For Tales from the Kitchen, a new video from Creative Time Reports and Delfina Foundation, the artist Candice Lin creates Beggar’s Revenge Chicken. This culinary artwork is adapted from the well-known Chinese delicacy beggar’s chicken, a dish whose name implies a story. Once upon a time a beggar stole a chicken from a wealthy landowner and then panicked, burying it in the mud by the river to avoid being caught. By the time he returned, hours later, he was too weak from hunger to clean the bird, so he cooked it over a simple fire, mud and all. When he cracked open the hardened crust, the chicken inside smelled and tasted fantastic.
Beggar’s Revenge Chicken revises the tale of class struggle behind the original dish to address power structures in contemporary U.S. politics. Lin carves the faces of Charles G. and David H. Koch—American industrialists known for their conservative politics—into the clay encasing the chicken. The billionaire backers of the American right are then baked in effigy and served piping hot. The dish is a metaphoric proposition, enacting revenge on our present-day “overlords” through ritual, art and food.
Beggar’s Revenge Chicken was one of the entrees served during Subtleties and Warnings: Power and the Edible Grotesque, a performative meal that took place at Delfina Foundation. Drawing on a variety of sources, the 10-course feast offered a contemporary take on the medieval banquet, in which kings impressed and intimidated guests with elaborate tableaux and ingenious dishes. It was among the works produced for Delfina’s The Politics of Food, Season 1, a program curated by Michael C. Vazquez that brought together 41 artists, activists, anthropologists, agronomists, chefs, curators, scientists and writers from 15 countries to investigate the global politics and ethics of food production, distribution and consumption.
Beggar’s Revenge Chicken
3 teaspoons Chinese five-spice powder
1/2 cup onion, roughly chopped
2–3 cloves garlic
1 half-inch piece of fresh ginger, peeled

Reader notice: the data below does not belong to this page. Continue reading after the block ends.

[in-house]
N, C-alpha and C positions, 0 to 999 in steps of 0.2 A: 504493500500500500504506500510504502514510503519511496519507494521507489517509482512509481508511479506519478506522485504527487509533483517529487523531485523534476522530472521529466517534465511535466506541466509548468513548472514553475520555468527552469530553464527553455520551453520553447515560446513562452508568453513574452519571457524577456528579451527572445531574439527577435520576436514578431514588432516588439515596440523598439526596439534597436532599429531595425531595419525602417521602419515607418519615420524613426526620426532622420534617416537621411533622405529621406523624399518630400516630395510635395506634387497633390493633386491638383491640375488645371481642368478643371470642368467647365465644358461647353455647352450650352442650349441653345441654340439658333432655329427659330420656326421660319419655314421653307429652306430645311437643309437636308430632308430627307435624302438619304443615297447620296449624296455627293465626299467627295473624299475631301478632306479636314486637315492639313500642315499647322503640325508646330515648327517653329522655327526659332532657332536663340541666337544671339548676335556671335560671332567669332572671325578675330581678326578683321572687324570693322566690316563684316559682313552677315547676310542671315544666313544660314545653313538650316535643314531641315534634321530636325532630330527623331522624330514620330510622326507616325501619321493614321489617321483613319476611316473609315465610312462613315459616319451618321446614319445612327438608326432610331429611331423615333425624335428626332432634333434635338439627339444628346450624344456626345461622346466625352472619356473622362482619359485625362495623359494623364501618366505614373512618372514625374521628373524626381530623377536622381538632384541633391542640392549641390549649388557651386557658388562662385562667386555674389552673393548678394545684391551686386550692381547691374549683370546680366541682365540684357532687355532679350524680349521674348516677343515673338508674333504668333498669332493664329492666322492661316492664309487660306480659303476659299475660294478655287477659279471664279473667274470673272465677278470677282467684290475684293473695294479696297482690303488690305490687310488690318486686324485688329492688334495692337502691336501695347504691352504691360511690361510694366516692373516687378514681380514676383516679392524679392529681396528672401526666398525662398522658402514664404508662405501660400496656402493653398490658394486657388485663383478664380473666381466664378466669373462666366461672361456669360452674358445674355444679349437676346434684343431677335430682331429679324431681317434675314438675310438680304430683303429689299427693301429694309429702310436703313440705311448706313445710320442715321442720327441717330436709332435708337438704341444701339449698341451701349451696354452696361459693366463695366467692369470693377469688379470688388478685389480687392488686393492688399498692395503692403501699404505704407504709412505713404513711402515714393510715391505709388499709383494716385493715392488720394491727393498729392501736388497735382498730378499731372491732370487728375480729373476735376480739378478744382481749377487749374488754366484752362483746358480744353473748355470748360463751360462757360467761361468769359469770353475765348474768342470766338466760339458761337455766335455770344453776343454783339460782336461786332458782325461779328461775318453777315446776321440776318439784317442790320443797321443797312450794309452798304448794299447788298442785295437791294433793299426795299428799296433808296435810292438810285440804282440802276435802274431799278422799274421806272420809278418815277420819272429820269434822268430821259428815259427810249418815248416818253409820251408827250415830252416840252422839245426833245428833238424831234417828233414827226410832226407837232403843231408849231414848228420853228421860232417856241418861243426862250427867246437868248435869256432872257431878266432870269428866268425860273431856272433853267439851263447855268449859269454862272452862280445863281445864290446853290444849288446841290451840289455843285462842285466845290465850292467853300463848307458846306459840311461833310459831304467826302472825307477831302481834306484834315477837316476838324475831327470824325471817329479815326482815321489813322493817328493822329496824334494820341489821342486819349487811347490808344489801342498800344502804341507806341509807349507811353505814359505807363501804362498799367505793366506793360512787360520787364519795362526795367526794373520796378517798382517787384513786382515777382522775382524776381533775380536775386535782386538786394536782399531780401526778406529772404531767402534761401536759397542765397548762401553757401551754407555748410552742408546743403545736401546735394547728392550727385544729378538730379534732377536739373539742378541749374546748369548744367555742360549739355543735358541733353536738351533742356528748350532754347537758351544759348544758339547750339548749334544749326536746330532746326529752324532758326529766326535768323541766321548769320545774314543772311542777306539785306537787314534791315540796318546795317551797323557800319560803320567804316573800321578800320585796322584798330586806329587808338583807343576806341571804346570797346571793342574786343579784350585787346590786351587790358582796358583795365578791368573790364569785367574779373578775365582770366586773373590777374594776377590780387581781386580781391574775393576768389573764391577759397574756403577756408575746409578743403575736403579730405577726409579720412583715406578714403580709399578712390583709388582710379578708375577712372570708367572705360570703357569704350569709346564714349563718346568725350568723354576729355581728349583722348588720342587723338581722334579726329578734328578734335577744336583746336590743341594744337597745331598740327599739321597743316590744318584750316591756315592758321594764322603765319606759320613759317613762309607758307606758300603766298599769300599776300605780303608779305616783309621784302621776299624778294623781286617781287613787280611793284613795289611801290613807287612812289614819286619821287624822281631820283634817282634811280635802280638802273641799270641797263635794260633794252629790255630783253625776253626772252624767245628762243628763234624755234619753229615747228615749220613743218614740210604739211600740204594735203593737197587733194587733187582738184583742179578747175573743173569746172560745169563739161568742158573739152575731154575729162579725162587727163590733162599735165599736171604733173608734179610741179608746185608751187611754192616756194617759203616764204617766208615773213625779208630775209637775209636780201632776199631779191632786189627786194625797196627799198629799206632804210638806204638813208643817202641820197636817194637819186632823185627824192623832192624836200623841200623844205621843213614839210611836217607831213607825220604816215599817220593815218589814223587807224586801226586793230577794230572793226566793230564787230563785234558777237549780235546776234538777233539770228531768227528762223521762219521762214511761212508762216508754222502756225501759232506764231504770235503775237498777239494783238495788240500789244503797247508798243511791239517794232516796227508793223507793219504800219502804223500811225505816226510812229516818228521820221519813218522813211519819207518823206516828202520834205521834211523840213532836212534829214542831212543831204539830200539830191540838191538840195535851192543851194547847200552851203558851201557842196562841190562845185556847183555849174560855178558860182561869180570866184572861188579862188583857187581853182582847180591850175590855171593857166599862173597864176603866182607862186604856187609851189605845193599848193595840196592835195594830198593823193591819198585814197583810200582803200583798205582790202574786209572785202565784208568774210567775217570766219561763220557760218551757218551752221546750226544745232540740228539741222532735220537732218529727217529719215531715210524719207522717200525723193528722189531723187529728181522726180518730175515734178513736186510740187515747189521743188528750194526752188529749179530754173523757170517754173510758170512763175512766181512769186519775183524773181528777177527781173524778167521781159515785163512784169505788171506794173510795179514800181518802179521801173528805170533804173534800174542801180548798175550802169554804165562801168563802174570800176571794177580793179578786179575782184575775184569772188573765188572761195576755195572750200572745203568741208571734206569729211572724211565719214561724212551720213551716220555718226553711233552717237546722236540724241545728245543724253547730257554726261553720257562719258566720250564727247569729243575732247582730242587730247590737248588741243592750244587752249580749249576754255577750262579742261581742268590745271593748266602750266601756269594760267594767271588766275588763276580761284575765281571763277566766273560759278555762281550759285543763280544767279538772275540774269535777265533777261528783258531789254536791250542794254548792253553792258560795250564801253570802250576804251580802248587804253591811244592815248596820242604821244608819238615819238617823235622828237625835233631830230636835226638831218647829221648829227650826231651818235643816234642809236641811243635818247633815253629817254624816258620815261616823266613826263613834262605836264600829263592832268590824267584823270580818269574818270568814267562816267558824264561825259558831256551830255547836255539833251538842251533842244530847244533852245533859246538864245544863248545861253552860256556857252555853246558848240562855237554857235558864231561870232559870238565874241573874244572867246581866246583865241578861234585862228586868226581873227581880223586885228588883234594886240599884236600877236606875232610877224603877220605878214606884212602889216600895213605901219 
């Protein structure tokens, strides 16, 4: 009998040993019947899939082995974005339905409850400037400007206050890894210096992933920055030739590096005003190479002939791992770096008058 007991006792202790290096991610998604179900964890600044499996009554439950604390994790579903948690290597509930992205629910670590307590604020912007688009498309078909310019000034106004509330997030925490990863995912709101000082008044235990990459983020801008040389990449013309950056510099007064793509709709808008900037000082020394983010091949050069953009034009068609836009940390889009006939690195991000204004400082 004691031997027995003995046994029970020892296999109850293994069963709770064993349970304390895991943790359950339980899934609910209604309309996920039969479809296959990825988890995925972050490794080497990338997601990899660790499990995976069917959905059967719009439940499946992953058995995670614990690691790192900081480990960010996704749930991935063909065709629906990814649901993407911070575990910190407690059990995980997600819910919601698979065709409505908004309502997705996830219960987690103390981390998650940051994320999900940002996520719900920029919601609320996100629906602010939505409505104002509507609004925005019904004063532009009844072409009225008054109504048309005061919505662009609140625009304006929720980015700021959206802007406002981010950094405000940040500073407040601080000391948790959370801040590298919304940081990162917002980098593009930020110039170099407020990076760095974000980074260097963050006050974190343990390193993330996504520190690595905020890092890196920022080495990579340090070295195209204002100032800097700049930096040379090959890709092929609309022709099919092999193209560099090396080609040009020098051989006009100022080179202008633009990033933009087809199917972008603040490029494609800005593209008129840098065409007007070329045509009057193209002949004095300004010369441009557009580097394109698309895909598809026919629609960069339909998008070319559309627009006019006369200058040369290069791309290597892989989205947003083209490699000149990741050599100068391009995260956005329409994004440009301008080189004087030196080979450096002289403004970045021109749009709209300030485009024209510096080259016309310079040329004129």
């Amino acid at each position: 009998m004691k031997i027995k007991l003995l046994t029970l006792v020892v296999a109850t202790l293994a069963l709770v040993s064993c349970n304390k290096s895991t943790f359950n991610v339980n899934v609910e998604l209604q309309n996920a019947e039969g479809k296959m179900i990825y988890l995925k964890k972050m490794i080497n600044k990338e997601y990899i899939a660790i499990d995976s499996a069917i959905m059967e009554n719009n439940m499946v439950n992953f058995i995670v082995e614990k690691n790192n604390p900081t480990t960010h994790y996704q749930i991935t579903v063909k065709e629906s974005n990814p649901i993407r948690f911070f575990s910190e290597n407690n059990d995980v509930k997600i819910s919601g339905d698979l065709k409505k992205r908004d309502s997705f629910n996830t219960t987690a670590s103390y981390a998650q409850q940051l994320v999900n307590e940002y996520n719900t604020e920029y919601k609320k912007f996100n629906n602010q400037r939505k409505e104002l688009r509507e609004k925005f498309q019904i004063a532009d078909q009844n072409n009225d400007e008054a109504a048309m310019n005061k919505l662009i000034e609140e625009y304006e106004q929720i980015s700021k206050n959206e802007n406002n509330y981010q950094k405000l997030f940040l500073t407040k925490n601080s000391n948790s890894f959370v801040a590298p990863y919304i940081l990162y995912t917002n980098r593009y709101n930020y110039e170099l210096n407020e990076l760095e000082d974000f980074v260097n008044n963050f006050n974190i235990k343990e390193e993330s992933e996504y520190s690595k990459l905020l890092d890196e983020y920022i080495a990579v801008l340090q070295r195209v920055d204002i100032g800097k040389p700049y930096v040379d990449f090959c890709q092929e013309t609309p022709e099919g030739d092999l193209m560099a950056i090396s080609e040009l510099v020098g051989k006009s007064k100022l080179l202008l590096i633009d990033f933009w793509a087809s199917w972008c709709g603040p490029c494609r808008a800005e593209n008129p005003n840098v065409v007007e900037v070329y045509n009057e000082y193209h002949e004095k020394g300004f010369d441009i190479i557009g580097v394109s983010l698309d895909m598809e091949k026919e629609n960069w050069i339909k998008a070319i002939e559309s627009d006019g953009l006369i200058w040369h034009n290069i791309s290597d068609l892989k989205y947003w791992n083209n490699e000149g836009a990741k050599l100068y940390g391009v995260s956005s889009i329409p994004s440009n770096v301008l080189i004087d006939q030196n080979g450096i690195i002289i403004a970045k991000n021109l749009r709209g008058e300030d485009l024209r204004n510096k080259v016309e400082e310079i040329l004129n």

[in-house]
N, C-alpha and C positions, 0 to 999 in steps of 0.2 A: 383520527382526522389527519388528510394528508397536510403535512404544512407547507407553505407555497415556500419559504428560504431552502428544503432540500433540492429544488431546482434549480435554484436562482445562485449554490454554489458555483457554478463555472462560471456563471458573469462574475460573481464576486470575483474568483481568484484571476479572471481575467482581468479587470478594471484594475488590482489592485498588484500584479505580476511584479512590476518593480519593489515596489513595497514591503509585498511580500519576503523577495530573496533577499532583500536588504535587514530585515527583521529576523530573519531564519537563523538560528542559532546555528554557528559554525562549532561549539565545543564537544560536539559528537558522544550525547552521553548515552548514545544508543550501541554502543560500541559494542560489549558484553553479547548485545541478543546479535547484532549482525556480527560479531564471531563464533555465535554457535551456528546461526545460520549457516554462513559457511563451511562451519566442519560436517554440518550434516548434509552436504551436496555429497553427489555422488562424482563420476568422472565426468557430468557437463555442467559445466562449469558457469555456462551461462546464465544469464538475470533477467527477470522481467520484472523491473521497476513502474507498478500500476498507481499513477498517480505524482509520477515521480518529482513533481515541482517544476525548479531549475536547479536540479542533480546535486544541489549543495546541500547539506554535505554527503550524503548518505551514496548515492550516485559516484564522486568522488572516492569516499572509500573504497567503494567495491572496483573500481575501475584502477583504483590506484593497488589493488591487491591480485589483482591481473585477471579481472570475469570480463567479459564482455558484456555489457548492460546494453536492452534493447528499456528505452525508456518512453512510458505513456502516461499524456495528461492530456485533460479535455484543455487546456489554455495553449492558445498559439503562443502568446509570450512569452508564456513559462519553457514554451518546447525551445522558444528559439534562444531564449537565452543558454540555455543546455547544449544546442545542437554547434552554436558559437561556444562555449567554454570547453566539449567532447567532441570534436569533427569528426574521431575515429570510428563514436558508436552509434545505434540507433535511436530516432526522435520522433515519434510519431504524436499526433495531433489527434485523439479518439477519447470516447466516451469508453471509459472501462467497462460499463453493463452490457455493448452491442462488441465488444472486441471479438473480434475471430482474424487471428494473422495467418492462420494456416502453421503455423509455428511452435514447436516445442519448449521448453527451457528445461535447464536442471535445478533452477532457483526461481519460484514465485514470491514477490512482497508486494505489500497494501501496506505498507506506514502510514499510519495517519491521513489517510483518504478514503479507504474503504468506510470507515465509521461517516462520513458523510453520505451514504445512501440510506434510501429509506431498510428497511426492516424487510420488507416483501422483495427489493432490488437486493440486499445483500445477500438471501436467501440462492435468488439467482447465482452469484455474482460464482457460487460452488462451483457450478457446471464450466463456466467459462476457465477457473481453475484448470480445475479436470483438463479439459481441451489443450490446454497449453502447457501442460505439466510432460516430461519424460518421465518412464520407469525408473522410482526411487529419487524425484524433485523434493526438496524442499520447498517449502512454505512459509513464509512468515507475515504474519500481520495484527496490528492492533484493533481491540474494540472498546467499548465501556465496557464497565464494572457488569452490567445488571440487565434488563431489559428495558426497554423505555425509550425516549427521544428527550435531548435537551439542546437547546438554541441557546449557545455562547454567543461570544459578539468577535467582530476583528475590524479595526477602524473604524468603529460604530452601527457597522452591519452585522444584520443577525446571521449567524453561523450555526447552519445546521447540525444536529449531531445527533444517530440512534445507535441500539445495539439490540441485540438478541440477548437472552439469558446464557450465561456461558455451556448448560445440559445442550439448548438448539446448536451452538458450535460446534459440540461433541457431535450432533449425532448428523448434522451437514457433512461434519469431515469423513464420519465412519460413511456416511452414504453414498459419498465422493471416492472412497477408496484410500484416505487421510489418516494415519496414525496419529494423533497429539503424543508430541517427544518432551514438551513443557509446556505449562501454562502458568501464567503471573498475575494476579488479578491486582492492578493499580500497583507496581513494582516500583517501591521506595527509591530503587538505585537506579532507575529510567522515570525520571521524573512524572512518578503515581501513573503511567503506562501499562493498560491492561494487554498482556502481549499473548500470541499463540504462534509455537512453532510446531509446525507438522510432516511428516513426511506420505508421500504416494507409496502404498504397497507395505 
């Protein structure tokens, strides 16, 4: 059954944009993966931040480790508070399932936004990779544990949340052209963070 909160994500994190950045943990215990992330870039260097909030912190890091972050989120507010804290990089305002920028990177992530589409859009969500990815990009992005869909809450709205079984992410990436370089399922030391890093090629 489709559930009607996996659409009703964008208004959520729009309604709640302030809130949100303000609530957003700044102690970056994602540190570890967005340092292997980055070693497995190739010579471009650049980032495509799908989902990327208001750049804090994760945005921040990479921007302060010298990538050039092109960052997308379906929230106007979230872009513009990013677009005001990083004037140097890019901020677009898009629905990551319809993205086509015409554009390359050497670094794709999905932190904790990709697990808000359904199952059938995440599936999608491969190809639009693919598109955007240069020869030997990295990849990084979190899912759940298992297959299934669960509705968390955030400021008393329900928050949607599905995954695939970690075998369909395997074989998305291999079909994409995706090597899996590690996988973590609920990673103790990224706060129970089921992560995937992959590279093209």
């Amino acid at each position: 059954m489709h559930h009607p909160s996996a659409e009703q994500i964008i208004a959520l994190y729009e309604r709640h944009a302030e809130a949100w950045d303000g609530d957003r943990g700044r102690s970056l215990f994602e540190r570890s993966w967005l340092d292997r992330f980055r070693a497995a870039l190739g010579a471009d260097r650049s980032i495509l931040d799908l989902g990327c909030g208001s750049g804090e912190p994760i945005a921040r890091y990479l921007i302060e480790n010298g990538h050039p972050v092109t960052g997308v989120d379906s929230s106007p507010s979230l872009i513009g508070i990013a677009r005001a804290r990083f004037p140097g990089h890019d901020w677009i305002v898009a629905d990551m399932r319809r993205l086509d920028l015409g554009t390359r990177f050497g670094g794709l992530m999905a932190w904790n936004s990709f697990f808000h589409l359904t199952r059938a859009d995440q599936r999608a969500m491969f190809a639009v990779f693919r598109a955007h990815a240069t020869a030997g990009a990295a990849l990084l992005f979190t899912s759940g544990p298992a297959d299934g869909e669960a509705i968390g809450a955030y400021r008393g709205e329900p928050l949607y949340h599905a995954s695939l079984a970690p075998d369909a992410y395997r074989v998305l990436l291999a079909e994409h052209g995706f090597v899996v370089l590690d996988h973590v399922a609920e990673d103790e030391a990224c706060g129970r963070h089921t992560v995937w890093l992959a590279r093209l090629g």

1 quarter-inch piece of fresh turmeric, peeled, or 1 teaspoon turmeric powder
1/4 teaspoon salt
Combine all ingredients in a food processor and pulse to create a fine paste.
2 cups sticky rice
1/2 cup onion, finely chopped
1/2 cup dried shitake mushrooms
1/2 cup Chinese sausage (or substitute Chinese barbecued pork or cooked ham), finely chopped
1 to 2 tablespoons peanut or vegetable oil
2 or more cups chicken broth
Soak the rice in cold water for at least 2 hours; drain and rinse.
Soak the mushrooms in warm water for 30 minutes; remove and rinse thoroughly, cutting away any hard stems and roughly chopping the rest. Strain and reserve mushroom soaking liquid.
Heat a wok or stockpot until just smoking, then add oil and swirl to coat.
Add the onion and stir-fry for 1 minute, then add the mushrooms and stir-fry for 1 minute, and then do the same with the Chinese sausage.
Add the rice, stirring it thoroughly to ensure that each grain is coated in oil.
Combine chicken broth with reserved mushroom liquid so that you have 2 cups, add to the pot, and bring to a simmer.
Reduce heat to low and cook for around 20 to 30 minutes, until the grains begin to look translucent, adding more broth gradually as needed to keep the rice from sticking.
Allow rice to cool.
One 3- to 4-pound roasting chicken
2 dried lotus leaves
Soak the lotus leaves in cold water for 10 to 15 minutes until soft and flexible.
Carefully loosen the chicken skin and rub the spice paste all over the chicken, especially under the skin.
Pack the chicken’s cavity with the sticky rice stuffing and truss the legs.
Wrap the chicken in the lotus leaves.
1 to 2 packages of nontoxic potter’s clay
Roll out a 1/4-inch layer of clay and wrap it around the lotus leaf–wrapped chicken.
Make an effigy of your bitterest enemies by sculpting their faces into the clay and keep their writhing image in your mind as you bake the chicken at 200º C (400º F) for 75 minutes.
Remove from the oven and smash open the clay face of your enemies to reveal their warm flesh within.